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Portland businesses suffering

Senior staff reporter

Sunday, September 20, 2020

BUSINESS owners and operators in Port Antonio, Portland, are outraged over what they said is a spate of robberies that have plagued their once quiet town since the nightly curfews were imposed to restrict movements in an attempt to slow the spread of COVID-19.

With the current pandemic and the curfew laws that have been set, the Port Antonio business owners, who would once look out for each other, said they are forced to lock down early and leave it to the police officials to oversee and ensure that the communities are safe.

But the businessmen, who have set up shop in Port Antonio for over 20 years, said they are living in the upside down, as the parish once known for its safe environs and low crime rate has left them fearful because of the robberies which are seemingly becoming commonplace.

Over the past four months, since the curfews were imposed, Portland business owners said they experienced six robberies and two attempted robberies that have gone unresolved.

Amidst the robberies, the business owners also claim that the police officials have responded with a lack of concern, passivity and callousness.

One business owner, who wished to not be identified for fear of becoming a target in what was described as a somewhat close-knit community, said that in the wee hours of the night, the store doors were smashed open and the alarm system ripped apart, right before over a million dollars worth of goods were stolen.

The business owner expressed distress for the major setback the robbery had on the establishment. However, he told the Jamaica Observer they were more appalled by the way in which the Jamaica Constabulary Force (JCF) responded to the loss.

“It took the police weeks to take a statement. They didn't take fingerprints but informed me that they're still investigating. They are too laid back and comfortable in Portland. There have been more robberies since my case and I still have not seen any action or moves towards protecting the business places during curfew,” the business owner said, while highlighting that most of the business hit had metal bars pried open, grilles cut and glasses broken before cash, expensive alcohol, card machines, computers and cashier drawers were stolen.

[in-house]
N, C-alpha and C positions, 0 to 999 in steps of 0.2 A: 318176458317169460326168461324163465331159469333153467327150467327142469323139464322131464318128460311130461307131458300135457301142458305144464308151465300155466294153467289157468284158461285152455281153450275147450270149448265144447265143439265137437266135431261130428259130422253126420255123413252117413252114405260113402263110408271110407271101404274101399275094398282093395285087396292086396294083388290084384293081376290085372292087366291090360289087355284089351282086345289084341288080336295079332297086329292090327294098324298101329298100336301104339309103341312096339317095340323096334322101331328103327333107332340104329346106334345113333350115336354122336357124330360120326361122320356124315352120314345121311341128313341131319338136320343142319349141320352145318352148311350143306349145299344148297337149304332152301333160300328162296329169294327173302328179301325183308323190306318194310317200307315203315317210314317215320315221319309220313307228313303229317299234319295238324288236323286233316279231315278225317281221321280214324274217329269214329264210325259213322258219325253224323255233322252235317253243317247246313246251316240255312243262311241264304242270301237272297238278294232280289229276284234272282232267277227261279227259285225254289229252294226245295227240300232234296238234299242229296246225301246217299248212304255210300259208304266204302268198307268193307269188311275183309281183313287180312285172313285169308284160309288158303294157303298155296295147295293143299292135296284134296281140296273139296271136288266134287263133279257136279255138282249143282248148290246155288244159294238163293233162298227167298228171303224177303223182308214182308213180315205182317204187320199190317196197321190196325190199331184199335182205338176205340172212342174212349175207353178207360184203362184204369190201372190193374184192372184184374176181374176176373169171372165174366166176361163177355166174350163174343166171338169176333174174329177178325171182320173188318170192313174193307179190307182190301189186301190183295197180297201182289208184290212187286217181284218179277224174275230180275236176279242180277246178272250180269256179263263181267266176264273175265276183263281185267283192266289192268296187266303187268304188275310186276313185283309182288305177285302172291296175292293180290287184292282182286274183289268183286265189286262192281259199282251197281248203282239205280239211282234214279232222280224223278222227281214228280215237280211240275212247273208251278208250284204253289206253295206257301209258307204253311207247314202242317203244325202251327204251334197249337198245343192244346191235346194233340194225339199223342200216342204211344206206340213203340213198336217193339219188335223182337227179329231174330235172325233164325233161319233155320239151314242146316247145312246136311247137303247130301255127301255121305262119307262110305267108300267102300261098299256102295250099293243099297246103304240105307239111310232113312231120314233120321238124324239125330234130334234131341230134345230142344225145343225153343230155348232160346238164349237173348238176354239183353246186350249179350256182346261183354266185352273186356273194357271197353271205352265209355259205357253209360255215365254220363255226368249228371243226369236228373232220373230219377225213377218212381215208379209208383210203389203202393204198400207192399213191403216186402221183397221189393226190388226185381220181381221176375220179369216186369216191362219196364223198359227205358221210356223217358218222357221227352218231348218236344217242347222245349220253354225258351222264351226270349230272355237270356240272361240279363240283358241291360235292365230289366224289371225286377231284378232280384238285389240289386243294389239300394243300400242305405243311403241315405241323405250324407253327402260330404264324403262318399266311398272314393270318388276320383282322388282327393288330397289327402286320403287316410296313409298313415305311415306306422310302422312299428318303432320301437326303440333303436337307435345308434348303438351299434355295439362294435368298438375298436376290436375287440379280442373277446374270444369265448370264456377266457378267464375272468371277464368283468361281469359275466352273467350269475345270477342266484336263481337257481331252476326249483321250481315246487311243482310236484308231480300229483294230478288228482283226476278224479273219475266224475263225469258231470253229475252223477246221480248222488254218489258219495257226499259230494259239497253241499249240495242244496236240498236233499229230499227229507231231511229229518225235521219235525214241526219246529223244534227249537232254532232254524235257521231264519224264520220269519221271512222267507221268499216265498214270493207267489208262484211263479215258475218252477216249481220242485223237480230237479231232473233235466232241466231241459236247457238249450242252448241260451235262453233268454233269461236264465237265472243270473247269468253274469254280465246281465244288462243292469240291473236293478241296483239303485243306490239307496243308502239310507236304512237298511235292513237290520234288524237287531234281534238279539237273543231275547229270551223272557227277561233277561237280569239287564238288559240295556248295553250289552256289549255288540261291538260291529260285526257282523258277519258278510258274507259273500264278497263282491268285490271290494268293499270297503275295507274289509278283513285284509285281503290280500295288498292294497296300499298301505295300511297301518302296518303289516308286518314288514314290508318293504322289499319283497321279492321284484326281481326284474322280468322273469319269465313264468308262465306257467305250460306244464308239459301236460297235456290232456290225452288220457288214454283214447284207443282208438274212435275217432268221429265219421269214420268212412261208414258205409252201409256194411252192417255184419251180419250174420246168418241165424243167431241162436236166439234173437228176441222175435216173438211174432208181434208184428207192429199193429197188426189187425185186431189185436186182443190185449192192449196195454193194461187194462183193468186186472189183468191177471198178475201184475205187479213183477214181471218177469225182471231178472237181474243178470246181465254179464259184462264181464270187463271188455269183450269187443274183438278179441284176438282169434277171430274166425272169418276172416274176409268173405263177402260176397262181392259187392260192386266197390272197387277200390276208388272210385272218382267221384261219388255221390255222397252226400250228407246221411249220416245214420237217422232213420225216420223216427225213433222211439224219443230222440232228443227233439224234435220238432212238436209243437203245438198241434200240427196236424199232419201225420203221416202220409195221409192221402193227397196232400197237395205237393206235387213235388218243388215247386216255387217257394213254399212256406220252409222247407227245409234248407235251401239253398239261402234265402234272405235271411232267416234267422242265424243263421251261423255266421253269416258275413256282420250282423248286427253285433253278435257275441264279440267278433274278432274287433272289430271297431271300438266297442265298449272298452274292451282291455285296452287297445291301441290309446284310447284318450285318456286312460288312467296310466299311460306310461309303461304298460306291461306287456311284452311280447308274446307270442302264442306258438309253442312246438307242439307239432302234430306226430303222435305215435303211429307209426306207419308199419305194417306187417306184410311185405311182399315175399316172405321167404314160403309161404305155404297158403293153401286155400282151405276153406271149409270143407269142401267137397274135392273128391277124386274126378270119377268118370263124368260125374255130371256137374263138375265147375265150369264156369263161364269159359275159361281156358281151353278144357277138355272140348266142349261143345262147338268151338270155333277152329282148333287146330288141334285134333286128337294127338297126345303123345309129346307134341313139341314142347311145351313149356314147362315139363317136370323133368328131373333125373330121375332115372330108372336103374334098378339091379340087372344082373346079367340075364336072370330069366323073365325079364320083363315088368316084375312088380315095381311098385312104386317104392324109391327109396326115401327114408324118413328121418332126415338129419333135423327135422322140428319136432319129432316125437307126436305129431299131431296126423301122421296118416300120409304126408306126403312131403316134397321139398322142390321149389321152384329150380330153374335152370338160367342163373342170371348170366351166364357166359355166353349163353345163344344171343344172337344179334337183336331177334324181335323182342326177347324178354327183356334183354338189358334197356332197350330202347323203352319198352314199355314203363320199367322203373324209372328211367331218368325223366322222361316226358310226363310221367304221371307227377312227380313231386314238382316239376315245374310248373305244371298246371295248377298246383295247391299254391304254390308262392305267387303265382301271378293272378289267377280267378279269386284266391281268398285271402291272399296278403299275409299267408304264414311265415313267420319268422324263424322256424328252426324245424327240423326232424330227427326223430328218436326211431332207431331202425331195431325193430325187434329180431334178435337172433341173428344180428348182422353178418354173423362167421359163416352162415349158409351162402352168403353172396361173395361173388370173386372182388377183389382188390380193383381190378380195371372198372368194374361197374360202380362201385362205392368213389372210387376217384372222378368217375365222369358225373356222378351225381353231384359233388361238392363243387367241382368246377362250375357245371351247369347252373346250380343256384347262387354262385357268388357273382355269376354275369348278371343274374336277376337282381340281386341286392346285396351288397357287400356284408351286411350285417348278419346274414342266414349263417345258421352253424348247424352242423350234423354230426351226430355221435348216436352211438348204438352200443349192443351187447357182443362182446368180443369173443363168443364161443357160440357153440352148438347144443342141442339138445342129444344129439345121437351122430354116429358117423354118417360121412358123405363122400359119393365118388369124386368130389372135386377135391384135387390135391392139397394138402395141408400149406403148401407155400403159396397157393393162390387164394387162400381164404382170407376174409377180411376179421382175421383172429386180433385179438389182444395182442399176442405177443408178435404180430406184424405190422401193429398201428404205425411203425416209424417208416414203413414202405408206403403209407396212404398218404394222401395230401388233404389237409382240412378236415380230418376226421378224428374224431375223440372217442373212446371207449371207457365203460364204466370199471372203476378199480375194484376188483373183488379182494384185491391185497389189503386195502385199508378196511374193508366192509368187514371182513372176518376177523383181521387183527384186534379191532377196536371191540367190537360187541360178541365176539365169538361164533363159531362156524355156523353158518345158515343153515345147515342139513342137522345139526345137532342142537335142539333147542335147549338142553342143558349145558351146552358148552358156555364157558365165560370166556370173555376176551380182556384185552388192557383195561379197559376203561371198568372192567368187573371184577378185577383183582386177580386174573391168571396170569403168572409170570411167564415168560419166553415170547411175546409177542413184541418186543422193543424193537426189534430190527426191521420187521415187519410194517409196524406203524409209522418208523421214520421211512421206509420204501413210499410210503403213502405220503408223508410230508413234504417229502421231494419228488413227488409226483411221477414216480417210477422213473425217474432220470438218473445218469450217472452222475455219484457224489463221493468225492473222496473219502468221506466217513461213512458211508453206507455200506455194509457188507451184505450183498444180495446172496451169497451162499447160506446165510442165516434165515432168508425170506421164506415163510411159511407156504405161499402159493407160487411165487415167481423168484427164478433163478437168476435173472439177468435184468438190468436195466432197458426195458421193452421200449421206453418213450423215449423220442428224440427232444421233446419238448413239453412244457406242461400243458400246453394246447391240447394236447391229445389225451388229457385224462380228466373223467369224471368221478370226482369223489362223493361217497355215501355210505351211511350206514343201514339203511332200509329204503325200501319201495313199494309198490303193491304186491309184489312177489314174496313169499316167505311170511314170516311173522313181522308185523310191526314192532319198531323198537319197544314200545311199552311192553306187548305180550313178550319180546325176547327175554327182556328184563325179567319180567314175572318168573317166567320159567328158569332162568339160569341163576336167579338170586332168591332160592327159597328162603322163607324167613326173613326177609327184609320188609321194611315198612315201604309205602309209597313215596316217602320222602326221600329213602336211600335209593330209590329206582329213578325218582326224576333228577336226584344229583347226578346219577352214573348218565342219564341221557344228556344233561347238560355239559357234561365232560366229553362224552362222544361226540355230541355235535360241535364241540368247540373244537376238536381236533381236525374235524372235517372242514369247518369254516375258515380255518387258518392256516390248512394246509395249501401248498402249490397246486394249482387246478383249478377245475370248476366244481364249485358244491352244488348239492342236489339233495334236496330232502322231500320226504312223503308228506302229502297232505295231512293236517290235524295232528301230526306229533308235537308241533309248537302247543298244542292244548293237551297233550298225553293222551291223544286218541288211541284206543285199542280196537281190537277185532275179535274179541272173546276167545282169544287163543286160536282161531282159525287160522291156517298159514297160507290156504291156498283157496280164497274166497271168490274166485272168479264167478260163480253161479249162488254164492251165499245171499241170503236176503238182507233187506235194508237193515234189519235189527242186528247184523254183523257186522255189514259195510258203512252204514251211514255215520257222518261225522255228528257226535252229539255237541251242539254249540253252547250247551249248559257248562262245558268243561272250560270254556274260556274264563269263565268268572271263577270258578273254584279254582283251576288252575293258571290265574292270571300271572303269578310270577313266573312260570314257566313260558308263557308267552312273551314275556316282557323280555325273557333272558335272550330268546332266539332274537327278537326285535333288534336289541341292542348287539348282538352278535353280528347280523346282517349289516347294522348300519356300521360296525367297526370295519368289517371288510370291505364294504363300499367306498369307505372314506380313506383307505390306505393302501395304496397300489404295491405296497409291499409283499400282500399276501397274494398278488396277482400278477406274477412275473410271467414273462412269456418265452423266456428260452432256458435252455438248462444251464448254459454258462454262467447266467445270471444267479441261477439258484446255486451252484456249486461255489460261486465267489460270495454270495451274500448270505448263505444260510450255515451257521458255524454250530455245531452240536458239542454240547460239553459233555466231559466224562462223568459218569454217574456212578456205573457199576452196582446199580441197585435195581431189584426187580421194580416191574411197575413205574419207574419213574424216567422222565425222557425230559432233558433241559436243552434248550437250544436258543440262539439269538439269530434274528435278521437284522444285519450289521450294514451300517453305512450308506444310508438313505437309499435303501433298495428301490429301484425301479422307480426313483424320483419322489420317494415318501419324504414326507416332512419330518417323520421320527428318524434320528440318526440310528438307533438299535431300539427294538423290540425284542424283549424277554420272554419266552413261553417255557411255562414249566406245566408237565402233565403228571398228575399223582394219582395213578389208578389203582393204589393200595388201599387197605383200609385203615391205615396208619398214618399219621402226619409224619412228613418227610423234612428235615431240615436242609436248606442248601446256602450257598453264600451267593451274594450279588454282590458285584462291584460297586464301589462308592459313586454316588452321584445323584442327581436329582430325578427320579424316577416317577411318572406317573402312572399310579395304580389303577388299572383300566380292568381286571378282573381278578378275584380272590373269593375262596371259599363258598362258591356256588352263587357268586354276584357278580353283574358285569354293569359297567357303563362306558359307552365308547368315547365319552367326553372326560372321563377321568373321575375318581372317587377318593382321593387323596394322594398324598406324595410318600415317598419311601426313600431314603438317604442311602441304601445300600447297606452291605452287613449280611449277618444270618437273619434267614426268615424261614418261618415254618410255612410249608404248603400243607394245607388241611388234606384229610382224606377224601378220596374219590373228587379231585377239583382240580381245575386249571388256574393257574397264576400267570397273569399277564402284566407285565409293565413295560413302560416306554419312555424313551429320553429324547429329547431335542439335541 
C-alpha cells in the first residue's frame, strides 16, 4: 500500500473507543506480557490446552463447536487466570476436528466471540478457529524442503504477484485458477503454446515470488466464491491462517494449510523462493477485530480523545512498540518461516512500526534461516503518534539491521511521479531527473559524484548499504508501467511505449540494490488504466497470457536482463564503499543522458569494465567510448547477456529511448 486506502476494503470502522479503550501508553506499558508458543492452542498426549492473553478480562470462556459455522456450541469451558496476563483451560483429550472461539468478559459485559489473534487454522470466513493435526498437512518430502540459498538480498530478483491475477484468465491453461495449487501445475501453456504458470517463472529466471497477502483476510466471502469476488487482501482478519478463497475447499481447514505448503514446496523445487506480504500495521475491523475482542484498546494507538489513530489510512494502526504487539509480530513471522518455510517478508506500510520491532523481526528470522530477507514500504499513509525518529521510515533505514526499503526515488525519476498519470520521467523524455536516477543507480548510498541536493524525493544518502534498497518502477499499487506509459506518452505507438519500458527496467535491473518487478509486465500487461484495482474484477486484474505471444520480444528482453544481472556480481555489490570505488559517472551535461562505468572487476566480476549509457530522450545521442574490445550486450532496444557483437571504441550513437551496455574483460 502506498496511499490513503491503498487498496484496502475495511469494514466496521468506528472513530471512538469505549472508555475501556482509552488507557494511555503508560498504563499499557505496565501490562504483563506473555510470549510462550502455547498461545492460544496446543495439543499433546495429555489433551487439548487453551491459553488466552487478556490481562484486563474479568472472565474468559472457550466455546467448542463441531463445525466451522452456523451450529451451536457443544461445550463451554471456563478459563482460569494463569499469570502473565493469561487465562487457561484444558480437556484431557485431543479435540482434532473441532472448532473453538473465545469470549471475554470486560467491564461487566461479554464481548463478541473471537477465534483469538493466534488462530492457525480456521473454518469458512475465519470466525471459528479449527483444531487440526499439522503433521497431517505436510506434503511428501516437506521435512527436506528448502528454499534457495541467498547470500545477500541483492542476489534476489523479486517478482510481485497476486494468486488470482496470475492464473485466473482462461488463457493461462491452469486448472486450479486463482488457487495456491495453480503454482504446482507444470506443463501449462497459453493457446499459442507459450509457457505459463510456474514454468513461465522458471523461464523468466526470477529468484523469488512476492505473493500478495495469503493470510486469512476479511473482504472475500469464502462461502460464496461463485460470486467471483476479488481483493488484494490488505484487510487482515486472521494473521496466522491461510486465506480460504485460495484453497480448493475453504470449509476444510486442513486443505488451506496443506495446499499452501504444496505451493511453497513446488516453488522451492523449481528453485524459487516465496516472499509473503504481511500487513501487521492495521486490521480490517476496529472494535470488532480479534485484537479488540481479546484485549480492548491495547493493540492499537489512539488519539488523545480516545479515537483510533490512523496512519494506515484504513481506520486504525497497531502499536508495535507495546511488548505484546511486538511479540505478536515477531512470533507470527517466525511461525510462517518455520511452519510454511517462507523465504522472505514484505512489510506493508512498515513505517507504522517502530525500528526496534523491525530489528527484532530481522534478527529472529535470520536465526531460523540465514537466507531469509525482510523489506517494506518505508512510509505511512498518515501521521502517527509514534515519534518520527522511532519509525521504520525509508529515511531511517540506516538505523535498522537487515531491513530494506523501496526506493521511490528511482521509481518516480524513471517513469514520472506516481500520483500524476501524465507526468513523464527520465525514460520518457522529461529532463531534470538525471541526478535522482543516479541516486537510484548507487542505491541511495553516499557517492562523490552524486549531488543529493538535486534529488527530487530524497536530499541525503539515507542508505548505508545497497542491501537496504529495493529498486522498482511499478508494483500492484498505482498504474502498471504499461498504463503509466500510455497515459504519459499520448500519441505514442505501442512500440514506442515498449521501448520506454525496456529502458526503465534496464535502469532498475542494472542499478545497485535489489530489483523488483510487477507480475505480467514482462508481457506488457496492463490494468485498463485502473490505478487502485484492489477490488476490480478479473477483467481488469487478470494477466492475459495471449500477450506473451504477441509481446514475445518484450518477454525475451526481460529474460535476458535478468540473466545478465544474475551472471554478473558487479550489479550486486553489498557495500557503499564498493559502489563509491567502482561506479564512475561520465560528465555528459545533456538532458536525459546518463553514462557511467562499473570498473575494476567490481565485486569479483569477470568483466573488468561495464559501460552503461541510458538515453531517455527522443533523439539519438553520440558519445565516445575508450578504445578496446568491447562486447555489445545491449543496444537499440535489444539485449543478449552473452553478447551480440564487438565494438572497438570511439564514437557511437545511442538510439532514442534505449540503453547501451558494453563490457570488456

Another businessman shared that his business is possibly the fourth to be robbed within the space of two months. His concern is that his business is located on a main street and the damage done to his property would have taken hours, and so the slow pace in responding to the robbery and no witnesses was unacceptable.

“These robbers are aware that the police officers are not paying attention and are not patrolling the areas. Port Antonio is very a small community and to have our businesses located on main streets being robbed is a testament of the job being done by the police force.”

He also shared that when he found his business place in ruin, he called the police and was disgruntled when they turned up hours later.

Subsequently, members of the Portland business community are pleading with the JCF to ensure that their members are being rotated and commanded to patrol and pay attention in the communities in which they operate.

“If we do not pay attention to the small stuff then they will only lead to bigger stuff. If these issues are not addressed, Port Antonio will no longer be a safe place to live or build homes and businesses.”

Meanwhile, Superintendent Duane Wellington, commander of the Portland Police Division, told the Sunday Observer that he was aware of the concerns and on Thursday night he had a meeting with the business community where representatives of five out of the six businesses affected were in attendance.

In response to the other claims put forward by the business people regarding complacency with the investigations, Superintendent Wellington said he would have to do his own investigation in order to give a fair comment.

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